Why Carpal Tunnel Surgery Fails

carpal tunnel syndrome

Hey guys, Dr. Lell here. Are you or someone you know considering carpal tunnel surgery? I’m sure everyone knows someone with carpal tunnel syndrome (CTS). It’s estimated that about 15% of the general population has some of the symptoms while in some high-risk professions, like clerical workers, the percentage can jump to 81%. Many people consider surgery to be their only option and for some, this is true. Ignoring those gradually increasing symptoms to the point where the pain is unbearable and you’ve got tremendous functional deficits could make surgery a very appropriate option. But consider some facts. Carpal Tunnel surgery only helps about 71% of people. Complete restoration (being “all better”) occurs in less than 60%. The surgery could leave you with permanent weakness and there’s about a 50% chance you’ll need it again in 6 years. Given the cost (the range is around $5-10,000), invasiveness of the procedure,the down-time to recover, and the limited long term success – I always encourage people considering surgery to consider some alternatives. But first, let’s talk about why this surgery isn’t all it’s cracked up to be.

Why does the surgery have such a poor track record? For starters, many people consider it to be a condition of the wrist – but it’s not. It’s a condition of the arm. The nerves that feed your hand come from the neck and they travel down your arm through your chest, shoulder, and all the muscles of the upper extremity. There are several points along this path where the nerve can get pinched. When a nerve gets pinched, its local circulation decreases meaning it doesn’t work as well. When the same nerve gets pinched in multiple sites, the effects combine to be worse than at any one site. Think of these areas where the nerve gets pinched like a river and a dam. If you dam a river, the pants at the end of the river will go dry before the plants at the dam. Now think of a river with several dams. Your hand is at the end of the river and your wrist is the last dam. That’s why carpal tunnel surgery has such limited success – because it doesn’t treat the entire condition.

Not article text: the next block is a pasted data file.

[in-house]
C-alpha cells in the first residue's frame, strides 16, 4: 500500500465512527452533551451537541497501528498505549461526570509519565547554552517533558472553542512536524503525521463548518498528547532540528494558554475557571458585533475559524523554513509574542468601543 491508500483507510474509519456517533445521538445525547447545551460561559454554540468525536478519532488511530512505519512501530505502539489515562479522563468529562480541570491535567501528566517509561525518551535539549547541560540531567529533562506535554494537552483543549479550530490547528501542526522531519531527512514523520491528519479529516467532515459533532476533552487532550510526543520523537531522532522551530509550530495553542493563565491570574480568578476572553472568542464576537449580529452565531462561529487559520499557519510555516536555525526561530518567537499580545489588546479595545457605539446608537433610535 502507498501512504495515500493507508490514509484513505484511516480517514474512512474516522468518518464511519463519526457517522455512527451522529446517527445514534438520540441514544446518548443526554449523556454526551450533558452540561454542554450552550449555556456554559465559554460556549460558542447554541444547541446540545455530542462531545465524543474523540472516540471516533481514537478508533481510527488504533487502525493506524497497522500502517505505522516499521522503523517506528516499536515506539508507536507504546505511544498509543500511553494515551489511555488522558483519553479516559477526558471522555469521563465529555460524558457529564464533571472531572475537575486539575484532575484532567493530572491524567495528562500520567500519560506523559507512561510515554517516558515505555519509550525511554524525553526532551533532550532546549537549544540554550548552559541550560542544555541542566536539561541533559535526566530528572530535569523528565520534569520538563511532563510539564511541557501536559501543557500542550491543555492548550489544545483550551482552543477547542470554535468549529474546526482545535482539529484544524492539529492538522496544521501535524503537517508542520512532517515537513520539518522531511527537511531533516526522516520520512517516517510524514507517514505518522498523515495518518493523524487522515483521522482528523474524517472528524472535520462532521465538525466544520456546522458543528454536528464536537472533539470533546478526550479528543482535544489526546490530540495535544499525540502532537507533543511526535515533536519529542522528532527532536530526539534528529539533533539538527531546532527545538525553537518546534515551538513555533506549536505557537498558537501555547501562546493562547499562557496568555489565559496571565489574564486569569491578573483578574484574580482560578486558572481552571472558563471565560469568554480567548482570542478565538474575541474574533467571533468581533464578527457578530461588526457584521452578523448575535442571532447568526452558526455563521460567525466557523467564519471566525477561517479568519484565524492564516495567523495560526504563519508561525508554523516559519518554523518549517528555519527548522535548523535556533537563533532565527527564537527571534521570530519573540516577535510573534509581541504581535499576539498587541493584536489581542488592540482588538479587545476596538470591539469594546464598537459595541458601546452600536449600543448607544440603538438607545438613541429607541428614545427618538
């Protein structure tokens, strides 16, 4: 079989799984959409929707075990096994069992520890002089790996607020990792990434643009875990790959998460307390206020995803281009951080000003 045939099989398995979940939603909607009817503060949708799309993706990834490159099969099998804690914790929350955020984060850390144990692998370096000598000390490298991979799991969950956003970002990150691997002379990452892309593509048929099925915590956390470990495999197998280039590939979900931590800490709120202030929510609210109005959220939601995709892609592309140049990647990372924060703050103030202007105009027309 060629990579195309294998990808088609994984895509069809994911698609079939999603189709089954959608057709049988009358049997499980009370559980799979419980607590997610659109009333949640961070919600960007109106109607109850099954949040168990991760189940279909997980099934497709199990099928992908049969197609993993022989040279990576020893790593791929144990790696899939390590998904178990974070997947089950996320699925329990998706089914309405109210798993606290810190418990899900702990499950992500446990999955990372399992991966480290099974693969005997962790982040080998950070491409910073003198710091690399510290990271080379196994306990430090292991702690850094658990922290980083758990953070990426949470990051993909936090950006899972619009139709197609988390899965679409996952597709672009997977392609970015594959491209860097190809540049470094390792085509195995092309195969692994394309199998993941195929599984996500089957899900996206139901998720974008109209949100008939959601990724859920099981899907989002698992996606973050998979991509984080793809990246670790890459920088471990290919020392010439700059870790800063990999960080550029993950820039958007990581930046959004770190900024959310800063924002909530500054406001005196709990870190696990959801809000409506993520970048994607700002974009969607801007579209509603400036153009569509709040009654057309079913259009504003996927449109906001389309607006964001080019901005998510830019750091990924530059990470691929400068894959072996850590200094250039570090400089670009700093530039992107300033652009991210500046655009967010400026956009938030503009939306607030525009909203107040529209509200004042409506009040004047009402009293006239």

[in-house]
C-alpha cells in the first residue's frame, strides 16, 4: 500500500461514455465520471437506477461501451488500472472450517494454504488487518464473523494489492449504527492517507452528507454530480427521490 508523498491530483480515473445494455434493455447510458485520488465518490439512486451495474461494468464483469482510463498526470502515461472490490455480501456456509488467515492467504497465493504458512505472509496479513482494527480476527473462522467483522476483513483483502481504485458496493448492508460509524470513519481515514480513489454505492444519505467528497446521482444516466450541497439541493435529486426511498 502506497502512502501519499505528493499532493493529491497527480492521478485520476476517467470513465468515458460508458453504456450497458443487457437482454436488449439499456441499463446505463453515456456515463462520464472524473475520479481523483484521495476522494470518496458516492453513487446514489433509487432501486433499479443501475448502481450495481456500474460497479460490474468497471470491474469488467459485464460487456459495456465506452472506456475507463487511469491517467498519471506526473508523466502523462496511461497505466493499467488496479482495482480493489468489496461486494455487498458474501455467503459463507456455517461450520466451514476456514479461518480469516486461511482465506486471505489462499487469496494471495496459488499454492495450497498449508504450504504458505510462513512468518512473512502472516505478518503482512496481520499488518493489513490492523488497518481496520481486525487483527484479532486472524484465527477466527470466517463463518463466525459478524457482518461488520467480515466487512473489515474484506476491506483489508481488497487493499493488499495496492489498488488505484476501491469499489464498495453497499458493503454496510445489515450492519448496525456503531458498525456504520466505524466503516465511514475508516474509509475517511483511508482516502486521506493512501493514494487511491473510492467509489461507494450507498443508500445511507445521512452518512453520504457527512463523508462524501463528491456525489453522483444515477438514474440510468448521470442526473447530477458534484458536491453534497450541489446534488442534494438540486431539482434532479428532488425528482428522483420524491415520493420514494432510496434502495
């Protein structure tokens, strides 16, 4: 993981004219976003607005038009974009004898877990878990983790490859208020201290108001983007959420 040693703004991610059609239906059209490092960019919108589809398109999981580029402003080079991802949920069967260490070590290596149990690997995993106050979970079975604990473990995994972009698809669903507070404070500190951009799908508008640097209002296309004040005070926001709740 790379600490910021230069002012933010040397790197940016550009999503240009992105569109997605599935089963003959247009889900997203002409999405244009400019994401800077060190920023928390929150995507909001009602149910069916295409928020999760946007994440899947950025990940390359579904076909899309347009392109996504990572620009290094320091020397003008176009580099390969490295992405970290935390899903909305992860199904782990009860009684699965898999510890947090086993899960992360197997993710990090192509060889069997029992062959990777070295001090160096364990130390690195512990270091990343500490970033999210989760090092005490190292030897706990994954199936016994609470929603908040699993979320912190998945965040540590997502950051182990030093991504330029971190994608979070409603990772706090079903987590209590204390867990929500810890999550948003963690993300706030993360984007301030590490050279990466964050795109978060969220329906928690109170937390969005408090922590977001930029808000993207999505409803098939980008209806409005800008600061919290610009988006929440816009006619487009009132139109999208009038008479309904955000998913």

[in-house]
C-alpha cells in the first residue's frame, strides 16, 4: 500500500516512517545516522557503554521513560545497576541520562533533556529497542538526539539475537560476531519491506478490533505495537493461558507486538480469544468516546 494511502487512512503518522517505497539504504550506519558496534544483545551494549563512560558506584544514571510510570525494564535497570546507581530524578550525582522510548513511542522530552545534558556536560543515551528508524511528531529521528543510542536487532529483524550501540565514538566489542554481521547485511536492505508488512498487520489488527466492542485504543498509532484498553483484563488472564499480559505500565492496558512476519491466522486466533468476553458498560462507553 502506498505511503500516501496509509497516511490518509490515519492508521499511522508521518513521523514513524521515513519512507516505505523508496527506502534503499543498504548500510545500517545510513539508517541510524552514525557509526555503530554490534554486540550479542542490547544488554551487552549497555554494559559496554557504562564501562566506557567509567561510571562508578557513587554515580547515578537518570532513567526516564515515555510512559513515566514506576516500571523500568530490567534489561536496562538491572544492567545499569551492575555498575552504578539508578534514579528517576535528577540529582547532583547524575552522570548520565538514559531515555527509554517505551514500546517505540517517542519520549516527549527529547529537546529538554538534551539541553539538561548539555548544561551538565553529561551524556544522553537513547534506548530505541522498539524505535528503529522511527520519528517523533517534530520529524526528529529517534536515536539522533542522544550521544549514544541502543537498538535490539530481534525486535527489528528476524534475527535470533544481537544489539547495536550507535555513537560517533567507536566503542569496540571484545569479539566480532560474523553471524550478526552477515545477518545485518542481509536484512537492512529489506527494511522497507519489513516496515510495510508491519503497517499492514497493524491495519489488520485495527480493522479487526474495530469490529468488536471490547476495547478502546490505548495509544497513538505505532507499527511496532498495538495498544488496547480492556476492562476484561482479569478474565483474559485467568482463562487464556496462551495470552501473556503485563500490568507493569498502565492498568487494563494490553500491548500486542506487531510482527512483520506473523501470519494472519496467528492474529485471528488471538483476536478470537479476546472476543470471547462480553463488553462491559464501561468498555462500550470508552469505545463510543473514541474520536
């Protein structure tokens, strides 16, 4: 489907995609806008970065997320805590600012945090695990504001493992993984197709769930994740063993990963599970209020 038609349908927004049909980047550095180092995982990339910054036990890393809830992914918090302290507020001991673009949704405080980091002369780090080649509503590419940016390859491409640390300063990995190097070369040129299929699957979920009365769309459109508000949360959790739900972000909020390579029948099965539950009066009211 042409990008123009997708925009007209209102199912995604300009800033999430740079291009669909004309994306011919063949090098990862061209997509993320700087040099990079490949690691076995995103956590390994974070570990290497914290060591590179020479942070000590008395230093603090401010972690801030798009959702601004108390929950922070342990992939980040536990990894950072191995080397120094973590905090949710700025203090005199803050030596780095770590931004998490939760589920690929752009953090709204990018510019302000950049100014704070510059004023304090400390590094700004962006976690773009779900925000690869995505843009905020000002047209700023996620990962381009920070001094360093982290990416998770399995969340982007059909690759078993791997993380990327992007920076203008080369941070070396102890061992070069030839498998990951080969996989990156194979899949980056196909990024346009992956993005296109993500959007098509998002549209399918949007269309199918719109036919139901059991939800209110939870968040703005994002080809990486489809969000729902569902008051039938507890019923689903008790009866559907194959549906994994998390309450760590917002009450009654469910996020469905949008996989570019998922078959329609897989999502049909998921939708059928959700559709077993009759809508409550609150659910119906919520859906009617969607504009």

Cervical radiculopathy, thoracic outlet syndrome, pronator teres syndrome, impingement syndrome, and carpal tunnel syndrome – these are all the same thing in different parts of the neck, shoulder, and arm. But when you look at the human body through a microscope – only focusing on the wrist – you lose the forest for the trees.

Everything described above is the biomechanical aspect of the condition. There may also be an inflammatory aspect that is often overlooked before a patient is rushed under the knife. The carpal tunnel is just that – a small tunnel where everything fits just right. The majority of the tunnel is made of bones and the roof is made of a fibrous sheath called a retinaculum. A local or systemic inflammatory process can cause swelling inside the tunnel thus squeezing the delicate nerves that are inside. This is, in effect, just another “pinch” but the underlying cause is different than the pinches described above.

When it comes to long developing conditions, there is no such thing as a shoulder problem, an elbow problem, or a wrist problem. It’s an arm problem. Treating just one piece rarely offers long-standing benefits – especially in the case of carpal tunnel syndrome.

In my next blog, I’ll go over some good alternatives to surgery. Treatments that I and my patients have had good success with and treatments that others have been trying. If you’d like to stay updated and in the loop, subscribe to my feed! As always, your questions, comments, and arguments are welcome. Until then, stay well.